UK bookies toe the US government line

Will Sturgeon,
May 09, 2003, 14:50 GMT

The US government is pressurising bookies and credit card companies to block US citizens from gambling online, in an effort to save 'the American Family'

UK bookies are this week ruing a US decision to press on with attempts to stop Americans accessing overseas betting sites.

Most US states remain strongly anti-gambling and many Americans have to register with offshore services in order to place a wager. However, the government is now moving to block that activity -- claiming it has the interest of 'the American family' at heart.

The move will come as a major blow to online bookies for whom the US -- and its vast untapped population of would-be gamblers -- represents something of a promised land.

Ed Pownall, spokesman for online bookmaker Blue Square, said: "Obviously the US is holy grail territory for us, but we've never accepted US bets, which is a policy based on the fact that if in 10, 15 or 20 years' time they do start awarding licences to operate in the US they are very unlikely to grant a licence to anybody who flouted the ban at any point."

Critics of the plans claim the US government does not have the jurisdiction to stop what its citizens are doing while effectively 'overseas' -- providing they are acting within the laws of the country where the website is registered. But this point is something which legislators have neatly sidestepped.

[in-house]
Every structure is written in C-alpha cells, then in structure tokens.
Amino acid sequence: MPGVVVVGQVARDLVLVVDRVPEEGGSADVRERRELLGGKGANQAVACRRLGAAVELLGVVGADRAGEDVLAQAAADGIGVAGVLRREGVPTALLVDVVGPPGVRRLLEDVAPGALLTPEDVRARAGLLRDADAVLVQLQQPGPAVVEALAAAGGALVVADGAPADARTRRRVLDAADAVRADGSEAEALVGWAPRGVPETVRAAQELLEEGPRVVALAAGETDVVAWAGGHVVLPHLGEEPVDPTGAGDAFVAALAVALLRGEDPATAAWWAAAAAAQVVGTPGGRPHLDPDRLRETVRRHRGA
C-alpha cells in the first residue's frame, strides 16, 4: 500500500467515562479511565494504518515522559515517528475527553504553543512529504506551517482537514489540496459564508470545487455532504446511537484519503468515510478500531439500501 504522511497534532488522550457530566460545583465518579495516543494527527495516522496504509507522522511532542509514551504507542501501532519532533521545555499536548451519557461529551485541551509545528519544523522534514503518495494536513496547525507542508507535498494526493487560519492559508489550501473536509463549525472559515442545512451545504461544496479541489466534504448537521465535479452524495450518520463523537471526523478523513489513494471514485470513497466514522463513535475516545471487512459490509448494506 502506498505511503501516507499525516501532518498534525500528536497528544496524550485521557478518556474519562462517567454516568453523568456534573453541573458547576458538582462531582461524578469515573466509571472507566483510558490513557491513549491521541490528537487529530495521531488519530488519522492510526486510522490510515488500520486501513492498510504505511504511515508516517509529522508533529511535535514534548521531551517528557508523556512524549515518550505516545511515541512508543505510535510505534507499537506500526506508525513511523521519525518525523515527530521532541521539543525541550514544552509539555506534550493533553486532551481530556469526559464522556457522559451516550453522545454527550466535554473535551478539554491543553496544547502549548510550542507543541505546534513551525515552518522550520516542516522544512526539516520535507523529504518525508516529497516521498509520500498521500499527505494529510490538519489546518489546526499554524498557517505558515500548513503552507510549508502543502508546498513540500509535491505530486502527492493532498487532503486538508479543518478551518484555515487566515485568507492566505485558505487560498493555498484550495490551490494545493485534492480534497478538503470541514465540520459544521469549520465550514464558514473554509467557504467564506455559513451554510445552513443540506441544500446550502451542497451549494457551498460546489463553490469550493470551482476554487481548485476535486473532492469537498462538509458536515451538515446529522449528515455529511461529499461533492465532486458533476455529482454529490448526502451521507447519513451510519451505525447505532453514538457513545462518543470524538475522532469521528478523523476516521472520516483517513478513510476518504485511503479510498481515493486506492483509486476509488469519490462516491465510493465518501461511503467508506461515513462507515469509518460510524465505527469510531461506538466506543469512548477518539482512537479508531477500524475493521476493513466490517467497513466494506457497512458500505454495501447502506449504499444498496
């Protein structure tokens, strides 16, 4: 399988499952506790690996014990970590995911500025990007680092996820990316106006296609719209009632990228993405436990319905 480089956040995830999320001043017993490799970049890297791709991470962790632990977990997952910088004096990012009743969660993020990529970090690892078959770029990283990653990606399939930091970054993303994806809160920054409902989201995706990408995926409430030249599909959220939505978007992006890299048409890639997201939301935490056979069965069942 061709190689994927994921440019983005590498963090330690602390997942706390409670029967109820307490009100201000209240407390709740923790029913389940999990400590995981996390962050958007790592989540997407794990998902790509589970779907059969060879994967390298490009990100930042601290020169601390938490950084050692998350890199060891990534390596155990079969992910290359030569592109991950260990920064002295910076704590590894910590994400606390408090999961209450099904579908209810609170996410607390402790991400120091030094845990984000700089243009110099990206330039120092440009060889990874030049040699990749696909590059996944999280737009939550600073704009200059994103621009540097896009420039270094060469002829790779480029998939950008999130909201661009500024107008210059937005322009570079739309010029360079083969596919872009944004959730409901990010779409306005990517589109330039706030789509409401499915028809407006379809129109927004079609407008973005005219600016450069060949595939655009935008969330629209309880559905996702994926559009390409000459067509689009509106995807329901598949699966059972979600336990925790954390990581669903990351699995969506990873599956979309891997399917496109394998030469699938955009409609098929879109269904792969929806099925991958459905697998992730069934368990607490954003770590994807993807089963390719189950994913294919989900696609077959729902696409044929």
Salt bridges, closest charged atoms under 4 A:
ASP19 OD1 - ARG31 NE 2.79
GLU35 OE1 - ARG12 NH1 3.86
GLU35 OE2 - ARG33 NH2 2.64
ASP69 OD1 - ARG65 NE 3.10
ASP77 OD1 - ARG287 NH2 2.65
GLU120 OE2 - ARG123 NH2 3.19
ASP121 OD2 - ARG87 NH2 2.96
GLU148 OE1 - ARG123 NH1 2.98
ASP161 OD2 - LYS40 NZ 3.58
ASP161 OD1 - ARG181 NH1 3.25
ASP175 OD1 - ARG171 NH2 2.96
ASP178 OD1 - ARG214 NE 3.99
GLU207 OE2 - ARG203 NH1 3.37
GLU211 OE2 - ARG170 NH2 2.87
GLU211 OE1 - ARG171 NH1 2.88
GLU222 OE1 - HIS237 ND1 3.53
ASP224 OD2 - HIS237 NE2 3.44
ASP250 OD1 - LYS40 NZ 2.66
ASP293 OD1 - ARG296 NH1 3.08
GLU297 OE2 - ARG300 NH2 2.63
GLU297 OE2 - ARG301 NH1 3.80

"While [the US government] may not have the authority or the jurisdiction to enforce this ban, they do have the power to pressure credit card companies and payment companies into withdrawing all support for people trying to place bets online," said Pownall. "They have already won the battle with PayPal and cutting people off at this level can prove very effective.

"I think this is probably just bluster from the US government, but they do carry a great deal of power and I think in the long term it will serve us better to be seen to be toeing the line," he added.

Pownall believes the carrot of one day being allowed to trade in the US should be enough to keep most 'turf accountants' in line.

One bookie who accepted bets from the US until last year was William Hill. But Graham Sharpe a spokesman for the company suggested there is more to life than being 'big in America'.

"There is a lot of world out there," he said. "We have clients in some 200 countries of the world now and the number of new domestic clients betting via the internet is still increasing."

However, he refused to rule out a return to US waters should there be any change in legislation. "Just because we are not targeting US business at the moment does not mean we never will," he said.